Soluble Interleukin 2 Receptor-Alpha (sIL-2Rα) in the Peripheral Blood of Dogs—Comparison of Malignant Neoplasia with Other Diseases


Background: Cytokines are mediators of diseases. Expression levels in the blood could be of clinical relevance. Objective: sIL-2Rα is used as a marker for different malignancies in human medicine. The aim of this study was to show if sIL-2Rα is detectable and if there is any correlation to different diseases in dogs. Methods: For this purposes sIL-2Rα concentrations in the blood were measured in healthy dogs, in dogs with different non-neoplastic diseases and benign tumors and in dogs with malignant tumors. Serum levels of sIL-2Rα were measured by using a human specific enzyme linked immunosorbent assay (ELISA). Results: Measurement of sIL-2Rα was successful in most of the samples. Dogs with diseases have significantly increased serum levels of sIL-2Rα compared to healthy controls. sIL-2Rα serum levels are higher in patients with non-neoplastic diseases and benign tumors than in those with malignant neoplasia. There is a strong correlation between sIL-2Rα and leukocyte count. Conclusion: Measurements of sIL-2Rα in serum may be helpful in detecting stages and grades of inflammation in the progression of disease. sIL-2Rα could actually not be used as an indicator for malignant diseases in dogs like in humans. The strong correlation between sIL-2Rα and the leukocyte count indicates the inflammatory response to the disease. This could be helpful in giving a prognosis in some cases, because the inflammatory reaction is of prognostic relevance in different diseases including malignant and non-malignant neoplasia. Although the results of our research studies were very promising, further studies should be performed with a canine ELISA.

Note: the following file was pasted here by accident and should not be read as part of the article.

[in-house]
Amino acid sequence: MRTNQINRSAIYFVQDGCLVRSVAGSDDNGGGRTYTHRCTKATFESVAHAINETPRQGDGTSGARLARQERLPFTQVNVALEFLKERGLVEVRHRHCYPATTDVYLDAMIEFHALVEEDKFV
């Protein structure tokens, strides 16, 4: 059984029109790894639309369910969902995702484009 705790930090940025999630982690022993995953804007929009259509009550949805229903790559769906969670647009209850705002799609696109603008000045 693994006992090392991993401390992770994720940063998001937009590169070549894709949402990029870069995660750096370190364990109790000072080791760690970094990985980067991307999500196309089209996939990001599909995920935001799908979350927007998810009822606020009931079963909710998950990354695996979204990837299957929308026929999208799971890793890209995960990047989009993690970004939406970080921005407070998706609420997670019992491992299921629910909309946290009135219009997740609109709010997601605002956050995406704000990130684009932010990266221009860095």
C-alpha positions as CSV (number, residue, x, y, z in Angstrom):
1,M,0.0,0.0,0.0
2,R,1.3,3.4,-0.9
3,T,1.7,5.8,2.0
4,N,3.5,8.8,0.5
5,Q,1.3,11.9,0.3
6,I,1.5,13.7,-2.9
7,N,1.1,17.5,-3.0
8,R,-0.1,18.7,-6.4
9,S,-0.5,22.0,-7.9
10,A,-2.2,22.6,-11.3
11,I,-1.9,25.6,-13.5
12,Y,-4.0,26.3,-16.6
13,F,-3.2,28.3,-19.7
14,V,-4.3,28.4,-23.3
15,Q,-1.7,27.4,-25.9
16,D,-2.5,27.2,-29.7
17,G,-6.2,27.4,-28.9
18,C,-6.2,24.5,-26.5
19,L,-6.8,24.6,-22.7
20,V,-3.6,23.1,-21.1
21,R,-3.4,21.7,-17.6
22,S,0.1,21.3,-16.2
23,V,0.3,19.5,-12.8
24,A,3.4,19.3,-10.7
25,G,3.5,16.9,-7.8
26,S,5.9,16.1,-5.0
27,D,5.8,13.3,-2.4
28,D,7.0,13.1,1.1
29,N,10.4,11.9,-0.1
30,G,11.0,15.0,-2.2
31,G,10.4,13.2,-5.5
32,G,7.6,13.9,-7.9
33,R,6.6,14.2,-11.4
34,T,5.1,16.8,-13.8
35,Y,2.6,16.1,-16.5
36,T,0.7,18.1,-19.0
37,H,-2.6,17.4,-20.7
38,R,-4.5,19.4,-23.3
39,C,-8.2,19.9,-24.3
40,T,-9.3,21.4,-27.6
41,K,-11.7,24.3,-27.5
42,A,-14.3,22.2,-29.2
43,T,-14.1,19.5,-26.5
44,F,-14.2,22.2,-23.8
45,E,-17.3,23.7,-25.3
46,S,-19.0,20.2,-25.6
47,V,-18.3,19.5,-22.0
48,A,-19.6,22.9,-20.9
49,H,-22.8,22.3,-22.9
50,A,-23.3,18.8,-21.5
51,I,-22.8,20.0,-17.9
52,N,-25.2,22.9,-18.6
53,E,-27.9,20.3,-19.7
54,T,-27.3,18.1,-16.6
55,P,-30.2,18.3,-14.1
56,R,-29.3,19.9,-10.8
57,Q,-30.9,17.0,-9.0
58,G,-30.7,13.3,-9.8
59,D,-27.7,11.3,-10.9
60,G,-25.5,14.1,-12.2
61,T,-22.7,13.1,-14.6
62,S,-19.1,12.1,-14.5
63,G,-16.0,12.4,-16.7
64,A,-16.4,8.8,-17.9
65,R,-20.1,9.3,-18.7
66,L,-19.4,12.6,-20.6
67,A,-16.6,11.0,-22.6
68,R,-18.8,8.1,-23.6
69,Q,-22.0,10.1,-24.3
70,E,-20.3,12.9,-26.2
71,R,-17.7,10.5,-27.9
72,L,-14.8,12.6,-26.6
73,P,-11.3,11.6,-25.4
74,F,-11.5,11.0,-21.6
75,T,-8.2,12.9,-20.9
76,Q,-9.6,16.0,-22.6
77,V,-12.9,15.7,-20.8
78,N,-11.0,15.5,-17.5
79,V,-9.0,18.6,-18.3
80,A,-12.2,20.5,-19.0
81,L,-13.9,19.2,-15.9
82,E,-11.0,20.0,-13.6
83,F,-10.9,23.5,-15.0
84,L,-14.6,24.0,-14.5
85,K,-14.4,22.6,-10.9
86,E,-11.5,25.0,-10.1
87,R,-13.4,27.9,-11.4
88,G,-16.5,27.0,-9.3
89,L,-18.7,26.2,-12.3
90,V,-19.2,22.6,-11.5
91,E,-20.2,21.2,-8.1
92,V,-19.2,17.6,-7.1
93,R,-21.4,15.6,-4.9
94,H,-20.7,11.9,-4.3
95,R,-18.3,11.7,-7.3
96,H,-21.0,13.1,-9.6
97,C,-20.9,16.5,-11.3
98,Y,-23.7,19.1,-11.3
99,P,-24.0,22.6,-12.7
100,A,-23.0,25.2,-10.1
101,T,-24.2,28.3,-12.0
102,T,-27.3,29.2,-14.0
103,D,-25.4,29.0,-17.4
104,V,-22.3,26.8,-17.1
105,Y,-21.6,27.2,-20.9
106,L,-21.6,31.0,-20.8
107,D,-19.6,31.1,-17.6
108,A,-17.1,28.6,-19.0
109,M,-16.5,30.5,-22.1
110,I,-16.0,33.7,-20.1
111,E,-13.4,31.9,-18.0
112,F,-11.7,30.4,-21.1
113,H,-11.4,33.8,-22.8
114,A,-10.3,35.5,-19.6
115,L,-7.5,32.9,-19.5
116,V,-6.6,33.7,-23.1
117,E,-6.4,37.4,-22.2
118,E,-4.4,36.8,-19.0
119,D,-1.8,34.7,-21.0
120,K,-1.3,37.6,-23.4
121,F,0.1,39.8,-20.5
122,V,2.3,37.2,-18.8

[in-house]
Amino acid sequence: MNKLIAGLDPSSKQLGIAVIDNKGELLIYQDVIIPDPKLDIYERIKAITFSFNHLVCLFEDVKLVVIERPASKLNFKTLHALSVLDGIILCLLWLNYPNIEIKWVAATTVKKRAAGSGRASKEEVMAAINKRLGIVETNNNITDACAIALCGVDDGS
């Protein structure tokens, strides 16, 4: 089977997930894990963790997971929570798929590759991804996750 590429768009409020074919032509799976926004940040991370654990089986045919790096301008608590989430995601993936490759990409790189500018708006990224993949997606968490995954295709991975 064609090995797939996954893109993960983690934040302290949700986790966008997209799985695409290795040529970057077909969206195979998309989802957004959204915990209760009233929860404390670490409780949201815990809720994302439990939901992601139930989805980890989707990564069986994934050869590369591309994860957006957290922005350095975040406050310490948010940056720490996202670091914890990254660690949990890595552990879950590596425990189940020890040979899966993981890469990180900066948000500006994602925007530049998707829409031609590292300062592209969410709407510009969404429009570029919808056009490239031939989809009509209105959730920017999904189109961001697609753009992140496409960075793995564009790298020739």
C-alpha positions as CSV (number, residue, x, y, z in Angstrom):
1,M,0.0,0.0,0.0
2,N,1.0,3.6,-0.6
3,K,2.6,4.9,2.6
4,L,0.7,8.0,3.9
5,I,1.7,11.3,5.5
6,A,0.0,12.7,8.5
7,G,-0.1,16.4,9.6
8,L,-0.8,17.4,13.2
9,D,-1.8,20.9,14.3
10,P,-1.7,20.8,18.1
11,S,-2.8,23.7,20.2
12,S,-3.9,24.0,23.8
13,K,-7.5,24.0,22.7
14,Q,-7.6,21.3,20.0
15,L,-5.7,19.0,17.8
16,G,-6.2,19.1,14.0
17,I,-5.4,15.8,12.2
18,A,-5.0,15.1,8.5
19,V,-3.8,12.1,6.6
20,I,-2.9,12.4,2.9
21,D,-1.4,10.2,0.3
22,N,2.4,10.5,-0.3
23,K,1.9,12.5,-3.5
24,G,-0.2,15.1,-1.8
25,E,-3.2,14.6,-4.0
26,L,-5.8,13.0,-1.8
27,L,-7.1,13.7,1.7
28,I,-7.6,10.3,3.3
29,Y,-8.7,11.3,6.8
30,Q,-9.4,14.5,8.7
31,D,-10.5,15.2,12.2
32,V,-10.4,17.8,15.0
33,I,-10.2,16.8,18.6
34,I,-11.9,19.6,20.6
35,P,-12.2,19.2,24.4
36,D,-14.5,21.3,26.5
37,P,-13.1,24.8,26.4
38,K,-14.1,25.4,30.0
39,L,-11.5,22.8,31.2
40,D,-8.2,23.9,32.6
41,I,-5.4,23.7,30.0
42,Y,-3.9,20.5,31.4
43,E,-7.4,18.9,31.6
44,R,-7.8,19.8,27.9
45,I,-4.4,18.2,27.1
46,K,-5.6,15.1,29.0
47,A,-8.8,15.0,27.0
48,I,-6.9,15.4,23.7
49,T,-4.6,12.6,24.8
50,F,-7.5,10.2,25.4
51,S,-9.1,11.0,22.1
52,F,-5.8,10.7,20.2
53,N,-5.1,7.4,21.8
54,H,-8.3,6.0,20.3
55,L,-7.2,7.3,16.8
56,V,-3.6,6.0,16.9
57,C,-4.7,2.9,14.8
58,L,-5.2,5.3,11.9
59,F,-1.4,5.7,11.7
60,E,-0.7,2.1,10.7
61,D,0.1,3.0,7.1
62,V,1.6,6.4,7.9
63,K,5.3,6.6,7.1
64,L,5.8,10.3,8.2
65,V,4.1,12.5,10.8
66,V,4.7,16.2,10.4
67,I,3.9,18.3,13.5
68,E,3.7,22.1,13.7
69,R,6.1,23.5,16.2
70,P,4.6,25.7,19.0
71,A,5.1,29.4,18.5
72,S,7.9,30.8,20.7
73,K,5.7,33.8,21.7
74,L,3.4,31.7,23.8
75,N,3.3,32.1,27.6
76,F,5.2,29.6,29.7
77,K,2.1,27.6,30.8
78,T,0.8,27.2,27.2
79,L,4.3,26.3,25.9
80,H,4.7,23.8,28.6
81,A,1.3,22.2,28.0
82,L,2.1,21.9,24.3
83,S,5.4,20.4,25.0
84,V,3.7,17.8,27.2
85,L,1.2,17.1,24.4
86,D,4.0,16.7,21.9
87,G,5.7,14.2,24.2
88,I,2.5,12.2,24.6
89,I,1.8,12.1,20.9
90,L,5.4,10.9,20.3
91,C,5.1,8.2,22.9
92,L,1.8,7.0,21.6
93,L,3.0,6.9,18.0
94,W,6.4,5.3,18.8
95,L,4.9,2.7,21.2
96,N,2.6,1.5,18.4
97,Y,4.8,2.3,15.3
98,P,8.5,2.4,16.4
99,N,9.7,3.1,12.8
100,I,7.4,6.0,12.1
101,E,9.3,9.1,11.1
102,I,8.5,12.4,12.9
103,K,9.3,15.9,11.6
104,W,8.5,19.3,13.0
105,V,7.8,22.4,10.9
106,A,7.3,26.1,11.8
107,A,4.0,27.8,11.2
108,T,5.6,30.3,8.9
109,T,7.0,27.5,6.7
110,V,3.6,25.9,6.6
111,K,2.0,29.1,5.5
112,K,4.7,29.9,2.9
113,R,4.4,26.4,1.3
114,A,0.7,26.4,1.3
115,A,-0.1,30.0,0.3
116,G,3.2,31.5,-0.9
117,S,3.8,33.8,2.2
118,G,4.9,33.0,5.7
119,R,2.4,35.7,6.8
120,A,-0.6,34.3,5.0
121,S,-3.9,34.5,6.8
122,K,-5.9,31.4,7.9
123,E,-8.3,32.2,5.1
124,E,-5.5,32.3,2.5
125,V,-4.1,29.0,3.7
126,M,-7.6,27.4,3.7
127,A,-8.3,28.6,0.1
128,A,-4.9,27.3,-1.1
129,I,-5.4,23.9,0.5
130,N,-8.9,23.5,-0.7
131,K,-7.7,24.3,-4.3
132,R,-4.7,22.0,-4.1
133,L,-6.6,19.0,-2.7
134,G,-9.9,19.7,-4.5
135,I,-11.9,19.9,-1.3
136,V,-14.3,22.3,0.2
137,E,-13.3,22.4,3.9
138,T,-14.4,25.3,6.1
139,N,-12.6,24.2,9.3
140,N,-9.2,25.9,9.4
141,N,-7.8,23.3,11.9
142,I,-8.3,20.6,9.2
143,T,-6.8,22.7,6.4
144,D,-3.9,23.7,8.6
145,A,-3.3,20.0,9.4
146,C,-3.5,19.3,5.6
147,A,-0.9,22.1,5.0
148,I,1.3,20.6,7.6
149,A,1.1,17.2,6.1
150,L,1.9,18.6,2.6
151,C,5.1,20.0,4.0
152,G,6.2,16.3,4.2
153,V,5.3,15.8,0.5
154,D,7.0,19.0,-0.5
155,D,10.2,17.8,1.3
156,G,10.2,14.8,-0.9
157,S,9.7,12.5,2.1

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C. Prachar, F. Kaup and S. Neumann, "Soluble Interleukin 2 Receptor-Alpha (sIL-2Rα) in the Peripheral Blood of Dogs—Comparison of Malignant Neoplasia with Other Diseases," Open Journal of Veterinary Medicine, Vol. 3 No. 2, 2013, pp. 176-183. doi: 10.4236/ojvm.2013.32027.

Conflicts of Interest

The authors declare no conflicts of interest.


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